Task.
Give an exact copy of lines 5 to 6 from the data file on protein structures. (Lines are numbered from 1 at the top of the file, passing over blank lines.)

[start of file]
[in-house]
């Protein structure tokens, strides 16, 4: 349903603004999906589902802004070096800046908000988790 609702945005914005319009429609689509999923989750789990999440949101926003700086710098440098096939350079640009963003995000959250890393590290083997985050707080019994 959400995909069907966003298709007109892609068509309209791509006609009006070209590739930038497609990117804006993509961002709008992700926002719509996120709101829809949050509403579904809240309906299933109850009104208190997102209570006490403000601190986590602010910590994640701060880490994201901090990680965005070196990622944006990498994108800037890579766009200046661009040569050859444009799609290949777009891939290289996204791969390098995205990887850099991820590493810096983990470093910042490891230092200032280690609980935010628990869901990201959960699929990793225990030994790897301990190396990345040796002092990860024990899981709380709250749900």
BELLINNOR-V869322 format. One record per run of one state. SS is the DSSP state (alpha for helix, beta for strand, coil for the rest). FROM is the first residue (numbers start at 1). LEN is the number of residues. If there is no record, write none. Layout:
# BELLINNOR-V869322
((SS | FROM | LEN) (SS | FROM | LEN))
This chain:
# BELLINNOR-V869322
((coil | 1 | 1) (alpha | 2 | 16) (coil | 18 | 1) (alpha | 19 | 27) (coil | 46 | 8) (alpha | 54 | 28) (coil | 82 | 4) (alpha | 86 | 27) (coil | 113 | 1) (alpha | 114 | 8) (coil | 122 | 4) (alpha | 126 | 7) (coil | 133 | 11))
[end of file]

((SS | FROM | LEN) (SS | FROM | LEN))
This chain: